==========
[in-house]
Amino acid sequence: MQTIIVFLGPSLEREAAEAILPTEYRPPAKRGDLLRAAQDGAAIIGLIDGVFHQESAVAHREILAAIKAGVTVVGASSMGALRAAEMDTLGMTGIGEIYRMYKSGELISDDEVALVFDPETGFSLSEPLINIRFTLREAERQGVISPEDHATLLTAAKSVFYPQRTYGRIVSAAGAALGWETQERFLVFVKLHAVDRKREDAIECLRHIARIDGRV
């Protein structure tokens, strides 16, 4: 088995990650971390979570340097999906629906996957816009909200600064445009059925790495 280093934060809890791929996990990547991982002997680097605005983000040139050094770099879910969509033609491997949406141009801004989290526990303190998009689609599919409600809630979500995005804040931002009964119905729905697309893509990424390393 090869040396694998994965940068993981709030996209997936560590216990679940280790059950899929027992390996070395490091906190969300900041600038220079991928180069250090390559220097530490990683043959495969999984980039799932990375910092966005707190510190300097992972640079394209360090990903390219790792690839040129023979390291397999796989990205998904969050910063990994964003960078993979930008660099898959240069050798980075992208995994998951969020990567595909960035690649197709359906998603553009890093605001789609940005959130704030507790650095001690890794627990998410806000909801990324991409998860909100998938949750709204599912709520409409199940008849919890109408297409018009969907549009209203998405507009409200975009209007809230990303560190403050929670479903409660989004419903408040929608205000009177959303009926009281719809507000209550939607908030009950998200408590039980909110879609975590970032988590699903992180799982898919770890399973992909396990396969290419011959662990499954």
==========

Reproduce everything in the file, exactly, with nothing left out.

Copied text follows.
[in-house]
Amino acid sequence: MQTIIVFLGPSLEREAAEAILPTEYRPPAKRGDLLRAAQDGAAIIGLIDGVFHQESAVAHREILAAIKAGVTVVGASSMGALRAAEMDTLGMTGIGEIYRMYKSGELISDDEVALVFDPETGFSLSEPLINIRFTLREAERQGVISPEDHATLLTAAKSVFYPQRTYGRIVSAAGAALGWETQERFLVFVKLHAVDRKREDAIECLRHIARIDGRV
């Protein structure tokens, strides 16, 4: 088995990650971390979570340097999906629906996957816009909200600064445009059925790495 280093934060809890791929996990990547991982002997680097605005983000040139050094770099879910969509033609491997949406141009801004989290526990303190998009689609599919409600809630979500995005804040931002009964119905729905697309893509990424390393 090869040396694998994965940068993981709030996209997936560590216990679940280790059950899929027992390996070395490091906190969300900041600038220079991928180069250090390559220097530490990683043959495969999984980039799932990375910092966005707190510190300097992972640079394209360090990903390219790792690839040129023979390291397999796989990205998904969050910063990994964003960078993979930008660099898959240069050798980075992208995994998951969020990567595909960035690649197709359906998603553009890093605001789609940005959130704030507790650095001690890794627990998410806000909801990324991409998860909100998938949750709204599912709520409409199940008849919890109408297409018009969907549009209203998405507009409200975009209007809230990303560190403050929670479903409660989004419903408040929608205000009177959303009926009281719809507000209550939607908030009950998200408590039980909110879609975590970032988590699903992180799982898919770890399973992909396990396969290419011959662990499954």